Courtesy of DRI
Friday, Sept. 29, 2017 | 2 a.m.
Geophysicist Marcia McNutt, president of the National Academy of Sciences, was bestowed the Nevada Medal, the state's highest recognition for science, by the Desert Research Institute on Wednesday.
The Nevada Medal was established in 1988 to acknowledge outstanding achievement in the fields of science and engineering. Desert Research Institute President Kristen Averyt said the choice was clear at the ceremony at Hard Rock Hotel.
“It’s a tremendous honor to have Dr. McNutt here,” Averyt said. “We haven't had anybody with her level of accomplishments in science (honored).”
McNutt, who served as director of the U.S. Geological Survey from 2009-2013, has responded to several major disasters, including the Deepwater Horizon oil spill in the Gulf of Mexico in 2010. She also took part in 15 major oceanographic expeditions, serving as chief scientist on more than half of them.
McNutt’s research includes studies of ocean island volcanism in French Polynesia, continental breakup in the Western United States and uplift of the Tibet plateau. She is a former editor-in-chief of the journal Science.
McNutt spent a few days with the Desert Research Institute team in Las Vegas and Reno. She said the state’s work is on par with any in the world.
“The Desert Research Institute is truly a world-class place, and Nevada is lucky to have this caliber of research going on here,” she said. “Agencies that support the work here (typically choose only) one in 10 of the proposals they get. The fact that they’re supporting work here is a sign of how good the investigators are.”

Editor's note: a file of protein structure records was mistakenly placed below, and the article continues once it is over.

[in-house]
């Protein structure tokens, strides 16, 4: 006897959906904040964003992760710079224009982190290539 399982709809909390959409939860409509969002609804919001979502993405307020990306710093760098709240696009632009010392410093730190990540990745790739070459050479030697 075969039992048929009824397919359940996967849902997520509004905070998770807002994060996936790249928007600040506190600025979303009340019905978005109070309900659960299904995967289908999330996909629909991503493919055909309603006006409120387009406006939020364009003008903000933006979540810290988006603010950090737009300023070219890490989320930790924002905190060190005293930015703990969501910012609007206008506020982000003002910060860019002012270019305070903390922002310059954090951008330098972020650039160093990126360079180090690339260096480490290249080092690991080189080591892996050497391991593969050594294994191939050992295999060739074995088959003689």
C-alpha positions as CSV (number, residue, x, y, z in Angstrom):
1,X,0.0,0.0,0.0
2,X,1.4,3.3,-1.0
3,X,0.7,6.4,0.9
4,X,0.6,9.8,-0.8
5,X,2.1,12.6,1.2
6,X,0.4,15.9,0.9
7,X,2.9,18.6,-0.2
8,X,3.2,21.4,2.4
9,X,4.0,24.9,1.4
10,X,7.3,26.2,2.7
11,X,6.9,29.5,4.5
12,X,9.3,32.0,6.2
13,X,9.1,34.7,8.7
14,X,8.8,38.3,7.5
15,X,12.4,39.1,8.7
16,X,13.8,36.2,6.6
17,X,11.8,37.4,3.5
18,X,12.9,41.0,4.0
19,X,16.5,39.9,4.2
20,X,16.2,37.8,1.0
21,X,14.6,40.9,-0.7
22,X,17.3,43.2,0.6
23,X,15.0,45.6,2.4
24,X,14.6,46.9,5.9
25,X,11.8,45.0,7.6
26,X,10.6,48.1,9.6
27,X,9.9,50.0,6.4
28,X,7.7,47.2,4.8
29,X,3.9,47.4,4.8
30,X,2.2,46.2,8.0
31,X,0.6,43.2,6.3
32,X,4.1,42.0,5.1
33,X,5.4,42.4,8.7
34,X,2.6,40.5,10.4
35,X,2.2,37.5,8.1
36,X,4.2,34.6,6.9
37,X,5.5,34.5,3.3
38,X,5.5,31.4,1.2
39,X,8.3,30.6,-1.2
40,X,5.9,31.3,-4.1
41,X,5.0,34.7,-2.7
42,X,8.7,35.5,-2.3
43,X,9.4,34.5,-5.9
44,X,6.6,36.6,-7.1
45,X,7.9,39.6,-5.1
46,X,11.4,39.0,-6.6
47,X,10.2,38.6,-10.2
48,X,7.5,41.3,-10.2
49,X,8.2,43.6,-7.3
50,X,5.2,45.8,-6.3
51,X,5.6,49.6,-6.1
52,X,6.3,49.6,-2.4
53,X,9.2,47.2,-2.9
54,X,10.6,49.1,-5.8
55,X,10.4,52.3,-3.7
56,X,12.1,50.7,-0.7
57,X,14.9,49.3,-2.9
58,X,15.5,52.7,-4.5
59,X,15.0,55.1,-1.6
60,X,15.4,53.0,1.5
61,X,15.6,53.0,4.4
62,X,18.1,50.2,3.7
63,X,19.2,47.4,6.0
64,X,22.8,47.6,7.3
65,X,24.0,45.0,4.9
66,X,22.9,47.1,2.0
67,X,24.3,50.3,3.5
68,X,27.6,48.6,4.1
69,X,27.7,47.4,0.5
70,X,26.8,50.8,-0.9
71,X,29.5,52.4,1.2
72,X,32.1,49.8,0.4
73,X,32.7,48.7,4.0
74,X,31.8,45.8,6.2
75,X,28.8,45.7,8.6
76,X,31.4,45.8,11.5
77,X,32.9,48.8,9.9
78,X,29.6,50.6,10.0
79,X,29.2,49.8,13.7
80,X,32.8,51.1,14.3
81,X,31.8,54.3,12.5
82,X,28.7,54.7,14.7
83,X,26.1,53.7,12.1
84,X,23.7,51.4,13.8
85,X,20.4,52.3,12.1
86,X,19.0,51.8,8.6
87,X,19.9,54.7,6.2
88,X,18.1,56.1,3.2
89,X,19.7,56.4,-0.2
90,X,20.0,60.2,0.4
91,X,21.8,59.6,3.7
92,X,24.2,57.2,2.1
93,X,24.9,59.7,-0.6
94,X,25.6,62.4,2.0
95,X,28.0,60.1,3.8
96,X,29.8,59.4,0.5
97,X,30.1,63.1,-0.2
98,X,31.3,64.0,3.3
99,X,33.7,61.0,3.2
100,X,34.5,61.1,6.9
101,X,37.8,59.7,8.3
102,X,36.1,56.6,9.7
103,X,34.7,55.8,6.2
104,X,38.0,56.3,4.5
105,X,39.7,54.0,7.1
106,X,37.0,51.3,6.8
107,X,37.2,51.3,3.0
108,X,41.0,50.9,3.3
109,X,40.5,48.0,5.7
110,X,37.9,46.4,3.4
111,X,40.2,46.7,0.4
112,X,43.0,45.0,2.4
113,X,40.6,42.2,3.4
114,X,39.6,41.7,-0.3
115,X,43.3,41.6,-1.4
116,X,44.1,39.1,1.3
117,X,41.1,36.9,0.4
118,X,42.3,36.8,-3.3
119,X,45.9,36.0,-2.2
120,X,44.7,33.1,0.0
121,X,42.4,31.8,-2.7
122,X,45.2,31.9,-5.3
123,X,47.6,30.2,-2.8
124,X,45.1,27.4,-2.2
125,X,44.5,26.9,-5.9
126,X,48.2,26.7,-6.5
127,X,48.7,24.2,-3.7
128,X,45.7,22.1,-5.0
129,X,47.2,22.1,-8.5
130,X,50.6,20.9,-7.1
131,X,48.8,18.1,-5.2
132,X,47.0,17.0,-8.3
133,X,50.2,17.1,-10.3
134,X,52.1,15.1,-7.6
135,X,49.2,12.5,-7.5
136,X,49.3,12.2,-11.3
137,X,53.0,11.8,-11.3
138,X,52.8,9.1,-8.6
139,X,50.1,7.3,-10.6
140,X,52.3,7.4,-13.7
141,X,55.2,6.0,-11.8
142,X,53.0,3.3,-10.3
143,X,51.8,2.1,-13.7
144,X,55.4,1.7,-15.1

McNutt praised Averyt, an expert in natural and human-induced environmental change who became the Desert Research Institute’s eighth president in July.
“She’s brought new energy, new excitement and new vision to DRI. It really shows,” McNutt said. “I’ve been going around talking to the staff here, and they’ve really sensed her enthusiasm for the place and I feel that in the institute”
Gov. Brian Sandoval said McNutt’s résumé speaks for itself.
“We’re really proud of the Nevada Medal — it’s one of a kind in the country. It’s really an example of us celebrating science in the great state of Nevada,” Sandoval said. “Dr. McNutt is a world-renowned scientist and is very accomplished, and she is a very worthy recipient of the award.”
With Averty and McNutt both the first women presidents of their respective organizations, Sandoval hopes that gives the next generation of female scientists confidence they too can break through in the industry.
“Both of them are incredible people, the right leaders at the right time,” Sandoval said. “To be able to feature them is very exciting. It will be something that is very inspiring to young women to go into science and that they can be very accomplished.”